Democrats Wally Carson, a Woodbine resident and attorney for the Seventh Day Adventist Church, and James Ward Morrow, an attorney for the American Federation of Government Employees who lives in Ellicott City, are running unopposed in the 9A primary.
In District 9B, which represents Ellicott City, both Democratic and Republican voters have a choice between two candidates for the district's one House seat.
On the Democratic side, former Columbia Association board member, attorney and local blogger Tom Coale is running against veteran Howard County math teacher Rich Corkran. Corkran, who is backed by Howard's Democratic Central Committee, has emphasized his Democratic roots, while Coale, who changed his registration from Republican to Democrat two years ago, has garnered all the district's major endorsements.
Republicans will choose between Carol Loveless, an Ellicott City resident and owner of Quality Security Solutions, and Bob Flanagan, an attorney and former state delegate who served from 1987 until he was appointed transportation secretary by former Gov. Bob Ehrlich in 2003, a job he held until 2007.
District 12 is the county's biggest wild-card race, with 10 Democrats and three Republicans vying for three open House seats in a newly redrawn district that now incorporates parts of both Howard and Baltimore counties, from Catonsville to Columbia.
June 24, Democrats will vote among these 10 candidates to narrow the field by more than a third: Brian Bailey, a Lansdowne native and former chair of the Baltimore County Democratic Party with a history of community advocacy; Jay Fred Cohen, a Columbia resident and former Howard Orphans' Court judge who runs a legal practice in Pikesville; Catonsville resident Rebecca Dongarra, who owns a catering company called Dionysus' Kitchen and volunteers with a variety of local organizations; Eric Ebersole, a lifelong Catonsville resident and teacher in the Howard County Public School System for the past three decades; Mike Gisriel, a Catonsville resident, longtime Annapolis lobbyist and former one-term delegate for the Towson area; Columbia plastic surgeon Terri Hill, the only candidate to be endorsed by all three retiring District 12 delegates as well as District 12 state Sen. Ed Kasemeyer; Clarence Lam, a Columbia resident who works as assistant program director for the residency program at Johns Hopkins University and who has served as the legislative staffer for Baltimore County Del. Dan Morhaim; Catonsville resident Renee McGuirk-Spence, the director of governmental relations for the Maryland State Department of Education; Adam Sachs, a Columbia resident and public relations specialist for the American Association of Nurses; and Arbutus resident Nick Stewart, a former speechwriter for Gov. Martin O'Malley who currently works as an attorney for Baltimore-based Saul Ewing.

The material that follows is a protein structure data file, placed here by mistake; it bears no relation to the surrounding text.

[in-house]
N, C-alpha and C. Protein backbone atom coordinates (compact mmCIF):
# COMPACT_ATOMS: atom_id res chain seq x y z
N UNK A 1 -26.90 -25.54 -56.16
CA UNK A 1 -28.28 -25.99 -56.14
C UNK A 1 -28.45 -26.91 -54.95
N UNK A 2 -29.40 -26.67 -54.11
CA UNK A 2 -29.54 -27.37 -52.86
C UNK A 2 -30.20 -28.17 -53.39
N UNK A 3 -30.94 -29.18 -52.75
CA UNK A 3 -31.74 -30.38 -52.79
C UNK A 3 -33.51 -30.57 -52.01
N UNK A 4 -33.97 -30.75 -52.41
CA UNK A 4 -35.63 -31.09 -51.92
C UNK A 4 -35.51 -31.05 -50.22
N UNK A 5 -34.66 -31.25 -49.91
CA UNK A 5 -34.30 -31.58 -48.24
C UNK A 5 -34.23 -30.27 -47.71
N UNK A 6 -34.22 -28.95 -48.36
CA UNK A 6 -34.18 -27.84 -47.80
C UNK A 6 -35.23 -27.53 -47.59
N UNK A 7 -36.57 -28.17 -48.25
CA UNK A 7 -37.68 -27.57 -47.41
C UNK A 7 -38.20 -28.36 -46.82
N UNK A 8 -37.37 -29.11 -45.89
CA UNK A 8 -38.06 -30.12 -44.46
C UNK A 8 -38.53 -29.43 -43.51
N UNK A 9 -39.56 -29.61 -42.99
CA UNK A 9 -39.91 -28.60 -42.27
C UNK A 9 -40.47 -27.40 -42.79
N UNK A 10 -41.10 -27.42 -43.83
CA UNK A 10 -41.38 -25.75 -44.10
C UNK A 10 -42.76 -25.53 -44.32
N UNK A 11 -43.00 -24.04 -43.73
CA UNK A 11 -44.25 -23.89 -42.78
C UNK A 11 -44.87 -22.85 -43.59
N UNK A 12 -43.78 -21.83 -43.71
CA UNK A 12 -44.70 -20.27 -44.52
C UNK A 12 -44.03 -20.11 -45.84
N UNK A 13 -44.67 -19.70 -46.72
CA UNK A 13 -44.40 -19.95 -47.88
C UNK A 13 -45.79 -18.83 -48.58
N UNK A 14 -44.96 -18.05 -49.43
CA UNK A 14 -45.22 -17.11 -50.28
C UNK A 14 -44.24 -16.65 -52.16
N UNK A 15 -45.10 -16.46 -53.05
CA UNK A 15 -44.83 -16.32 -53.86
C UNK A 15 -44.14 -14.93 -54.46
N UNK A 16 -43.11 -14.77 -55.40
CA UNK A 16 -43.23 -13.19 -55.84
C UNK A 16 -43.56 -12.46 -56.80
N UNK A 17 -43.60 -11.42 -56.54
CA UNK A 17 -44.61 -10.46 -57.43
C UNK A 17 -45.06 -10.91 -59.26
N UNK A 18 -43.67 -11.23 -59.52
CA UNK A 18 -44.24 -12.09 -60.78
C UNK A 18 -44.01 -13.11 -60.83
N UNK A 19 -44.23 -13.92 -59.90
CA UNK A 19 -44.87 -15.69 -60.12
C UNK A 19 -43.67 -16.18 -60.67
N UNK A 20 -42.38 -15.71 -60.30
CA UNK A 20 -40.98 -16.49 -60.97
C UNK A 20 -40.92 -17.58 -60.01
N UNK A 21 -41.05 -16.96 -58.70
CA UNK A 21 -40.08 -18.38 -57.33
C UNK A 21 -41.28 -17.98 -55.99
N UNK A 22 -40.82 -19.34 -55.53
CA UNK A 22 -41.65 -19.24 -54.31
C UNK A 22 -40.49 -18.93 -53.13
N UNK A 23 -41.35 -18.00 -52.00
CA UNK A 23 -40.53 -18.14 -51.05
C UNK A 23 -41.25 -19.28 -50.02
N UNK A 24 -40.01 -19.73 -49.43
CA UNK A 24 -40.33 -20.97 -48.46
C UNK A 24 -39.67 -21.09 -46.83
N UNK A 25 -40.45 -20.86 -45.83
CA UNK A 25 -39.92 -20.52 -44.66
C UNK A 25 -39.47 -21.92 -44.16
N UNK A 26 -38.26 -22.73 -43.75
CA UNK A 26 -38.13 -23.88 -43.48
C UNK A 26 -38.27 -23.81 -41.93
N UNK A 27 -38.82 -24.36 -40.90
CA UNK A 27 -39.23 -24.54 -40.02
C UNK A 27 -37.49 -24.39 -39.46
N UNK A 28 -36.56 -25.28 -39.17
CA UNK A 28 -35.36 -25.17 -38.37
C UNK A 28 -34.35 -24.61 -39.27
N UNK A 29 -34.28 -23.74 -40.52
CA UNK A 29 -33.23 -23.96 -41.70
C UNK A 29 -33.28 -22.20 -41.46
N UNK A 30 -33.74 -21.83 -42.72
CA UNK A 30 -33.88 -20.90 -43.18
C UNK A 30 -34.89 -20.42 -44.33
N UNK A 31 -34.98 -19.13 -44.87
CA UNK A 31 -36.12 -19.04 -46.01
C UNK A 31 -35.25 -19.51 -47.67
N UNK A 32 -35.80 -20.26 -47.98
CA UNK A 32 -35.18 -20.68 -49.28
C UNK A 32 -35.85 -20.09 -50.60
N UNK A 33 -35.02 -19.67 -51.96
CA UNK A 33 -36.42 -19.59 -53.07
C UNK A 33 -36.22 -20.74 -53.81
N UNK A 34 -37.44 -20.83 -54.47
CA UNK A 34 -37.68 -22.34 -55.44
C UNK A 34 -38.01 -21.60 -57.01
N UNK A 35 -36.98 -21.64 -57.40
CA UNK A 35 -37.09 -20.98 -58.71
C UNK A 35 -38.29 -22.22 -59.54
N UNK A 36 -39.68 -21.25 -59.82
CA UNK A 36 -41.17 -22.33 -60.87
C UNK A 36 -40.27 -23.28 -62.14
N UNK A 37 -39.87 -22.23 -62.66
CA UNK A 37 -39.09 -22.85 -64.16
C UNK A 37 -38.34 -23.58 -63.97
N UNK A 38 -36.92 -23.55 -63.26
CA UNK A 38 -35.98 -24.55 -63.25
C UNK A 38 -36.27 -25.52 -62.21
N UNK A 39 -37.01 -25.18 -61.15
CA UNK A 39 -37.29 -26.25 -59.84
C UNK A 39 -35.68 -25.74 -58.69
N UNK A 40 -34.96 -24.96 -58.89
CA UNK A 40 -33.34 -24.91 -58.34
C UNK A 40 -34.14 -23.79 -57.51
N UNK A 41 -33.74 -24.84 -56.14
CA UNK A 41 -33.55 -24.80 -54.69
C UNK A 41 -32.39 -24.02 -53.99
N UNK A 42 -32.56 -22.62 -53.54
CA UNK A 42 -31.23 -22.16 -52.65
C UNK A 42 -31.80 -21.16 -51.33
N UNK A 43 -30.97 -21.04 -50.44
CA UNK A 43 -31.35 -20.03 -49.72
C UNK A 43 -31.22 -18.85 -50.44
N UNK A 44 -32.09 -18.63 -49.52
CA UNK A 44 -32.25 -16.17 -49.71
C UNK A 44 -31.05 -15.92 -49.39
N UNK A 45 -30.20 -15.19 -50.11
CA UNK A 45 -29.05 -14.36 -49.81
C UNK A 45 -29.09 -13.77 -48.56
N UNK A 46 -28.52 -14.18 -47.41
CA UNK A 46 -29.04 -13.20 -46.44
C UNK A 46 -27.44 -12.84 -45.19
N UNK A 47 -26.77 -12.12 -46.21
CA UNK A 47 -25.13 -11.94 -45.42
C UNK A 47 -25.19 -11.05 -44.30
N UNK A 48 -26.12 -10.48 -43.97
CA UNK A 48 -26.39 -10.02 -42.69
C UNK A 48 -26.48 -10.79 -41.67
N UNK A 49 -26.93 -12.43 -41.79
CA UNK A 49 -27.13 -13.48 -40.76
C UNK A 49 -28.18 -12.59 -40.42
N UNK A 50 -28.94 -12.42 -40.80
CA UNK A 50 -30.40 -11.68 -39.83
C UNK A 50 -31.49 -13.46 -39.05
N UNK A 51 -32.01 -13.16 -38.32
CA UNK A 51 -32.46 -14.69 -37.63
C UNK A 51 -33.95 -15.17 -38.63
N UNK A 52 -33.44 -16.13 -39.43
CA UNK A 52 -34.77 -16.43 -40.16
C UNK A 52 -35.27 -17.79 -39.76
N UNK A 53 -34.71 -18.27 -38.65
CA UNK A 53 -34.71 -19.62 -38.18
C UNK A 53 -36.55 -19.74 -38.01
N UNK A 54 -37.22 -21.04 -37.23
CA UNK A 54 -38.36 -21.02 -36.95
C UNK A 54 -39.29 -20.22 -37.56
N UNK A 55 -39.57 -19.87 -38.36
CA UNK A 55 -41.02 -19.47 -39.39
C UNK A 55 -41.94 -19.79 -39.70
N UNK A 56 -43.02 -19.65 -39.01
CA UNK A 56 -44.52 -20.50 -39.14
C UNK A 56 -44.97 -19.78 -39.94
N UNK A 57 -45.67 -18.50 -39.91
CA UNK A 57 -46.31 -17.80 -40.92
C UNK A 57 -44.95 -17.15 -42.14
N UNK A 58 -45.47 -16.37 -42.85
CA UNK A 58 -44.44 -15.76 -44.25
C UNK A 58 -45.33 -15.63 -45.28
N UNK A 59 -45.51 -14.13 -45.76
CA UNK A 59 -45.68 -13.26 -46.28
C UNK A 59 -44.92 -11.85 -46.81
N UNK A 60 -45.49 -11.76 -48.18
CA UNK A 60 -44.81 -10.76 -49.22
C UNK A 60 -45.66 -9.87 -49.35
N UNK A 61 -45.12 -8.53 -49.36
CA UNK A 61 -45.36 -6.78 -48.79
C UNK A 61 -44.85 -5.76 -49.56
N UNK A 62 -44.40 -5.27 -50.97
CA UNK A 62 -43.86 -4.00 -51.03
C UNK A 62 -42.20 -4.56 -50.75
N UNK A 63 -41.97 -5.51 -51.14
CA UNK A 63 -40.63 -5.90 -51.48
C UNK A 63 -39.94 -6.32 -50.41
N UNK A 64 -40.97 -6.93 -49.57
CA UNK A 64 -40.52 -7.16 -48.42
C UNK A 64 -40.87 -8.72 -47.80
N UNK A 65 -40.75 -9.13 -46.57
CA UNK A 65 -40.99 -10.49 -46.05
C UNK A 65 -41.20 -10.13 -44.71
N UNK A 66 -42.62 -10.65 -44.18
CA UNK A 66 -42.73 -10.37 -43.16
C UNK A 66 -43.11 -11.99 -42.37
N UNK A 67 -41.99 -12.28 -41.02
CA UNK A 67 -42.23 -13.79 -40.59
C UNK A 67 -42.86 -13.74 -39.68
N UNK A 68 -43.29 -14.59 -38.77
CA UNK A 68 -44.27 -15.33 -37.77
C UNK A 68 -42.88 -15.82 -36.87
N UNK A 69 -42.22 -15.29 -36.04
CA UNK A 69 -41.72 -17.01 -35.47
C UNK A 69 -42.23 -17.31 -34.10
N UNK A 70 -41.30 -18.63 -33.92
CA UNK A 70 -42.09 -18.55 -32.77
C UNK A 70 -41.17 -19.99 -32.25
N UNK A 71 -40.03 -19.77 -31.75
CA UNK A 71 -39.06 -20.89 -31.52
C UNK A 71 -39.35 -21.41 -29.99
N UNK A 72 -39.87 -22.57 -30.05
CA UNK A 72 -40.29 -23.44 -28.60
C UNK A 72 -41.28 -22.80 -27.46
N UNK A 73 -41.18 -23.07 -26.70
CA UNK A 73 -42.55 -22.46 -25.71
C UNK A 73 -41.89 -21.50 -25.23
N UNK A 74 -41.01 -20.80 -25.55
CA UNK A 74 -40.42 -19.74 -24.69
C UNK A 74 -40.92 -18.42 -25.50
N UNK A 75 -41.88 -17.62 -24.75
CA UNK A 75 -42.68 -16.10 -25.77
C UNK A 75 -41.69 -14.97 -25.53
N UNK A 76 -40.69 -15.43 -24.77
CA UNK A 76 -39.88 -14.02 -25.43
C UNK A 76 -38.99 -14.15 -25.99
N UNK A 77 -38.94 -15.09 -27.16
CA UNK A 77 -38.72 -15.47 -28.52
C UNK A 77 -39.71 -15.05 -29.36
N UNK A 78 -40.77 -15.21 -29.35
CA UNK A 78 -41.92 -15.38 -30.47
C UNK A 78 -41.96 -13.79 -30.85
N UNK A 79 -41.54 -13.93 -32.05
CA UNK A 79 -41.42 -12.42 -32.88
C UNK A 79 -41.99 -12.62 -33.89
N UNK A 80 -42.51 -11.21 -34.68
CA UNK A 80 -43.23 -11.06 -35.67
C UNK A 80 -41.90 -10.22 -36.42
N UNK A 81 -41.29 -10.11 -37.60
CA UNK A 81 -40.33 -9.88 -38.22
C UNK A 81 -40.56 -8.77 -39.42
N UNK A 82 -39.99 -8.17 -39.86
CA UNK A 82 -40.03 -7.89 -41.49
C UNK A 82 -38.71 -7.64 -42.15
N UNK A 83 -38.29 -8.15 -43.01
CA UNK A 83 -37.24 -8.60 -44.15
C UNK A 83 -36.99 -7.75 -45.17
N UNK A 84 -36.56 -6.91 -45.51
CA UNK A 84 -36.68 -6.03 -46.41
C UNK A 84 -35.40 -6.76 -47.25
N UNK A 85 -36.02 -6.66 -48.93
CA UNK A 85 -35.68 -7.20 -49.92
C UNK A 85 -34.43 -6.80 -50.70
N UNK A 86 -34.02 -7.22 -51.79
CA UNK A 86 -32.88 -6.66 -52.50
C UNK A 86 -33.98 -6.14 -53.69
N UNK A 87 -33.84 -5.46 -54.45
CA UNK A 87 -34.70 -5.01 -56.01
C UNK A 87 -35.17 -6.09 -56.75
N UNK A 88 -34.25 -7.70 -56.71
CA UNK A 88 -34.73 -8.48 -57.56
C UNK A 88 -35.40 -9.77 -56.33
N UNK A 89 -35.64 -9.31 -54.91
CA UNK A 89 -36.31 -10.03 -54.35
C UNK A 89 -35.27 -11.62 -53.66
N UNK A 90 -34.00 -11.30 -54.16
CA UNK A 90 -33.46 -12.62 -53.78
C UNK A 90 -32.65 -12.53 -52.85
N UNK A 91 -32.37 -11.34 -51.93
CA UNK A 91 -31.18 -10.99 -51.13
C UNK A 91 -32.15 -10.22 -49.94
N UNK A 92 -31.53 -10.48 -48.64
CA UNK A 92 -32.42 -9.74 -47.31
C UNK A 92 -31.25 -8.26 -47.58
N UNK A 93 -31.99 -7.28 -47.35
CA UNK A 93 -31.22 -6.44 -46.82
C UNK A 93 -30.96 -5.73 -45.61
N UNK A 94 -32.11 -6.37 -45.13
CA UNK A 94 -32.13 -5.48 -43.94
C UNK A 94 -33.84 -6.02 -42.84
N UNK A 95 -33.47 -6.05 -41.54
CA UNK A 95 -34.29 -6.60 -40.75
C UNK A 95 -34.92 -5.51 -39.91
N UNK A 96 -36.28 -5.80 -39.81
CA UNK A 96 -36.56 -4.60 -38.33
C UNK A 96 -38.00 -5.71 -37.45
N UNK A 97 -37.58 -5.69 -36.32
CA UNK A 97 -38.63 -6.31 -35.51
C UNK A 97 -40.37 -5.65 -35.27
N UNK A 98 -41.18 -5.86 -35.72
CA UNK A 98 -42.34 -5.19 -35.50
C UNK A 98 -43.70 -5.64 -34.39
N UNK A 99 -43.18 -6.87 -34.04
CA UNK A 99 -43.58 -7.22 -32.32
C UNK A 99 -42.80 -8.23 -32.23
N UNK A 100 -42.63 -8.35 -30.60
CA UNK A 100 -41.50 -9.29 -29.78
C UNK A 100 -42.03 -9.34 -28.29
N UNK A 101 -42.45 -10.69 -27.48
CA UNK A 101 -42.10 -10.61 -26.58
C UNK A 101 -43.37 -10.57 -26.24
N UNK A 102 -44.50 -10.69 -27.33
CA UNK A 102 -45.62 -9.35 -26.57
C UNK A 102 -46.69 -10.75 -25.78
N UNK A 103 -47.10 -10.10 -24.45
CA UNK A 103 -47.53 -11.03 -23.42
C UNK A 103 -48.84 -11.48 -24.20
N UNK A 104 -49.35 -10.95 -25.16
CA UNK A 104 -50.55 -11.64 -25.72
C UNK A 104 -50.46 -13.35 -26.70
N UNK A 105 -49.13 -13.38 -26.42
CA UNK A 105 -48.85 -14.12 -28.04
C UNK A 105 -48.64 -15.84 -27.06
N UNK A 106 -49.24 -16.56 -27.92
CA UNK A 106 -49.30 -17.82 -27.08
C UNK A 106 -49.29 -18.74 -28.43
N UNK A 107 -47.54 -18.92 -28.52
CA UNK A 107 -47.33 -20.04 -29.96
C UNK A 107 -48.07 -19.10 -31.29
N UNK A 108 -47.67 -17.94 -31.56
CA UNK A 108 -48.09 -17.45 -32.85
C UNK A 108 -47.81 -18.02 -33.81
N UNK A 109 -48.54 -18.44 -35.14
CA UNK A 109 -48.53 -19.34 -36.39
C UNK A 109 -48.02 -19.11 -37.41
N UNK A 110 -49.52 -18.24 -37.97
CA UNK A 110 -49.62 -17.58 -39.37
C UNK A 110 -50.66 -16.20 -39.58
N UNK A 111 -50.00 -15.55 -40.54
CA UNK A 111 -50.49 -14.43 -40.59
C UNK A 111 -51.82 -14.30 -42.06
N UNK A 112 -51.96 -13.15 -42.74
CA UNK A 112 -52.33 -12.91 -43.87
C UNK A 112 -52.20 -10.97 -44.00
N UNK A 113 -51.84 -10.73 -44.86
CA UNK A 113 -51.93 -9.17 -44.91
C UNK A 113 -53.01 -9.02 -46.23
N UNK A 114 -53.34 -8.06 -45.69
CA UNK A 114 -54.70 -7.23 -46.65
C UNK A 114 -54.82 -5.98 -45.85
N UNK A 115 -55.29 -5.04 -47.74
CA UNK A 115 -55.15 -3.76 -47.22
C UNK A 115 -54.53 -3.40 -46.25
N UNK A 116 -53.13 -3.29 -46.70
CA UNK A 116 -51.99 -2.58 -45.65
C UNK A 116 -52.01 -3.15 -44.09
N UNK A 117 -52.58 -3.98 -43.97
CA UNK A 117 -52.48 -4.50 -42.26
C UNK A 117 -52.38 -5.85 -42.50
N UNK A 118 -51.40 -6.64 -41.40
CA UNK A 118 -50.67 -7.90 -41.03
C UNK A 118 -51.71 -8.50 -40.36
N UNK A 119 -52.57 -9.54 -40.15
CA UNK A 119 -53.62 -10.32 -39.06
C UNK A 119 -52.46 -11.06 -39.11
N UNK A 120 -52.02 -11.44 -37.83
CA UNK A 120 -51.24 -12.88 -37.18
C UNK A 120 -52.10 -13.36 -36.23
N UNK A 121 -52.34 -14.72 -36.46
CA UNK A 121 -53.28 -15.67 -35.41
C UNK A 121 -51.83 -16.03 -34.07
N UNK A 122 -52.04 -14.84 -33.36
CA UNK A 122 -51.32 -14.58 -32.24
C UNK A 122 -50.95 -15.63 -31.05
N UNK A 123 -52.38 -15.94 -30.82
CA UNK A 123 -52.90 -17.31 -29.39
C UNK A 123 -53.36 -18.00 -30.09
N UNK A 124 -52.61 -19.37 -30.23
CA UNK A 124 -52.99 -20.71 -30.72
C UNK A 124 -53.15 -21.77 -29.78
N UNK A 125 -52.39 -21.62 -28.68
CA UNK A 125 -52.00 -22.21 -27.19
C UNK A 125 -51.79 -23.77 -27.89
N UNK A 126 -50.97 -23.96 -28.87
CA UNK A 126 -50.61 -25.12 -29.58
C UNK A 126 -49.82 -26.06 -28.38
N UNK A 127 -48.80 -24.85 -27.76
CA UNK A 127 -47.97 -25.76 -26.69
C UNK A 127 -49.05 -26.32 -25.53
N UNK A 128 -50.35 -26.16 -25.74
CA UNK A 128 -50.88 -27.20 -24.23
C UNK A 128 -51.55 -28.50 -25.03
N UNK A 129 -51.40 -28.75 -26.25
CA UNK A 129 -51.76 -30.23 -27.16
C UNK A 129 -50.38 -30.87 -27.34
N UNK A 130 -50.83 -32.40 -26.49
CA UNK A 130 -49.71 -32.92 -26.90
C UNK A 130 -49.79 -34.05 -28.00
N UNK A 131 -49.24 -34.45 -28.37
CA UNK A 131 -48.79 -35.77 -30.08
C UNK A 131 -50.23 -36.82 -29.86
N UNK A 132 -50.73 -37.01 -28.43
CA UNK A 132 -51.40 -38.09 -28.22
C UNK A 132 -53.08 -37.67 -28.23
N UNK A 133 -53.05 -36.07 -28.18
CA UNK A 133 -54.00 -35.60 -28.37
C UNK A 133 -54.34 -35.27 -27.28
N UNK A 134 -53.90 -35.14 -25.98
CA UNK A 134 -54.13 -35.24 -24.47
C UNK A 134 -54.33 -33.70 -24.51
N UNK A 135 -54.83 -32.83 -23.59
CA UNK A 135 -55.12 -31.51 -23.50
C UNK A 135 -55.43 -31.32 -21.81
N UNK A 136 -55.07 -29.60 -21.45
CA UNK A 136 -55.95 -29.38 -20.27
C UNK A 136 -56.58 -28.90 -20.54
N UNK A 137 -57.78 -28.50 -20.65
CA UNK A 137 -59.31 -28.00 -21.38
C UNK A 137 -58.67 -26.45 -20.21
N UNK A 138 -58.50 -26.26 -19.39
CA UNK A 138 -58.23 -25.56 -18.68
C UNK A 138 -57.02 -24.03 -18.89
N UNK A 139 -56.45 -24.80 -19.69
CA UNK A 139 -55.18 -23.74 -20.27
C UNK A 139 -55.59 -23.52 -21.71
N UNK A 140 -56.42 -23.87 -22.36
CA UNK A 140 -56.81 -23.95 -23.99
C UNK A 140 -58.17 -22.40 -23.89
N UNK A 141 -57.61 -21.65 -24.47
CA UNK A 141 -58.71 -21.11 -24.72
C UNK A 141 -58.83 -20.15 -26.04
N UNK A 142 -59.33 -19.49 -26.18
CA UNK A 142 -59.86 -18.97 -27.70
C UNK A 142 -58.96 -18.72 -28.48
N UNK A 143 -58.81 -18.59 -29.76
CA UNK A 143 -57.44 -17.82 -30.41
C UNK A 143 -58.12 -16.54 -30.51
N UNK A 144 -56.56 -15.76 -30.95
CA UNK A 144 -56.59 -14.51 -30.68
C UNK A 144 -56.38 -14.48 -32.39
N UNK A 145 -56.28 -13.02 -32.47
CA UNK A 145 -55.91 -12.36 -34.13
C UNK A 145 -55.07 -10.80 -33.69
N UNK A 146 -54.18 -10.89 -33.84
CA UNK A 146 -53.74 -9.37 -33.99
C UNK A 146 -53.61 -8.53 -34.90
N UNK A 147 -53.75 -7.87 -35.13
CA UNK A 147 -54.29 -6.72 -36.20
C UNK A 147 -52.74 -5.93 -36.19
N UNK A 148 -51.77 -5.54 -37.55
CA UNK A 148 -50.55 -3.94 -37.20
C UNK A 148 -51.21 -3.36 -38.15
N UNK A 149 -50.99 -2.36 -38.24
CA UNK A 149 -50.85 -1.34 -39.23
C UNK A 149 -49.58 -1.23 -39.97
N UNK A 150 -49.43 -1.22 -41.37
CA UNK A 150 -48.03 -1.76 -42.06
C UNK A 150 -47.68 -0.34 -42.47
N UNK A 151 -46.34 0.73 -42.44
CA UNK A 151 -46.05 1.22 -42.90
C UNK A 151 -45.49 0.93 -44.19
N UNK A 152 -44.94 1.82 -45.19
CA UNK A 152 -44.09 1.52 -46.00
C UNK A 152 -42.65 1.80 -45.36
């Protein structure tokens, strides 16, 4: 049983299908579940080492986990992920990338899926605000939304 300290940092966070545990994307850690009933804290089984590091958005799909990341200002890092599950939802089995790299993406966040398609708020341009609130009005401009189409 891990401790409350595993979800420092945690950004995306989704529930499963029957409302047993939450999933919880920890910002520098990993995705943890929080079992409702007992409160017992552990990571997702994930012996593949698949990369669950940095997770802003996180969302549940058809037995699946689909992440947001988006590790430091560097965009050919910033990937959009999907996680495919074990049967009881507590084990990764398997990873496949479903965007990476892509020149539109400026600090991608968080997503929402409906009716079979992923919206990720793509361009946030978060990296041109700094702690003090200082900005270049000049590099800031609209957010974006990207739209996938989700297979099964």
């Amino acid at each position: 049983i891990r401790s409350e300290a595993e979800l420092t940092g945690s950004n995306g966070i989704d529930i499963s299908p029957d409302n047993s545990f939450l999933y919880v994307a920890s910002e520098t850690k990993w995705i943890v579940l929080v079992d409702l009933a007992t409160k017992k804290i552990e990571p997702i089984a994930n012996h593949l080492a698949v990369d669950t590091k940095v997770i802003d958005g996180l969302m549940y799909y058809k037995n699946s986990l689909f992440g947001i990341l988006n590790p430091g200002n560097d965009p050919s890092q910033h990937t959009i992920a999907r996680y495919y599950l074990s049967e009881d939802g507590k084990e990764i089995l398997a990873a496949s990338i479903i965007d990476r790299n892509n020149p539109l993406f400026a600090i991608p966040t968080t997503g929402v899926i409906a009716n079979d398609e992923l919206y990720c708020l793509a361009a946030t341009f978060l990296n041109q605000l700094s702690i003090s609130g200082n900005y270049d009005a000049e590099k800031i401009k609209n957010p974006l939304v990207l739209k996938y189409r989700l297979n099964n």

District 12's three Republican candidates – Gordon Bull, who lives on the Arbutus/Halethorpe line and runs a small, family-owned plumbing business with his father; Joe Hooe, a Lansdowne resident and owner of a small tire business in Baltimore; and Catonsville lawyer Rick Martel – can look ahead to the general election, where they will have to face the three Democratic winners.
At the Senate level, incumbent state Sen. Ed Kasemeyer, who has represented the district since 1987, with a four-year break from 1991 to 1995, will not face any primary challengers. In the general election, Kasemeyer has an opponent in Jesse Pippy, a Catonsville Republican who works as business manager for regional automotive dealership Mile One.
And in District 13, which covers parts of Columbia, North Laurel, Savage and Fulton, one incumbent will try to move up to the Senate while two House incumbents run to stay put. A third House seat is wide open.
Del. Guy Guzzone, a Democrat who has represented the district since 2007, is running to replace retiring state Sen. Jim Robey. He won't face a primary challenger from within his own party, but in the general election, he will campaign against North Laurel auditor Jody Venkatesan, the Republican candidate.
In the House, Columbia-based Democratic incumbents Frank Turner and Shane Pendergrass have both filed for a sixth term in the House. Three new Democrats have also filed: Oakland Mills community organizer Fred Eiland; Clarksville resident Nayab Siddiqui, an alternate for the county's Democratic Central Committee and founder of Columbia-based Scientific Systems and Software International; and Vanessa Atterbeary, a Fulton attorney who was chosen to round out the incumbent Democrats' "Team 13" slate after School Board member Janet Siddiqui, Nayab's wife, decided to withdraw from the delegate race.
District 13 Republicans won't have a primary race – there are three candidates for three seats: North Laurel residents Danny Eaton and Chris Yates are running alongside University of Maryland junior Jimmy Williams, a Jessup resident.Copyright © 2015, The Baltimore Sun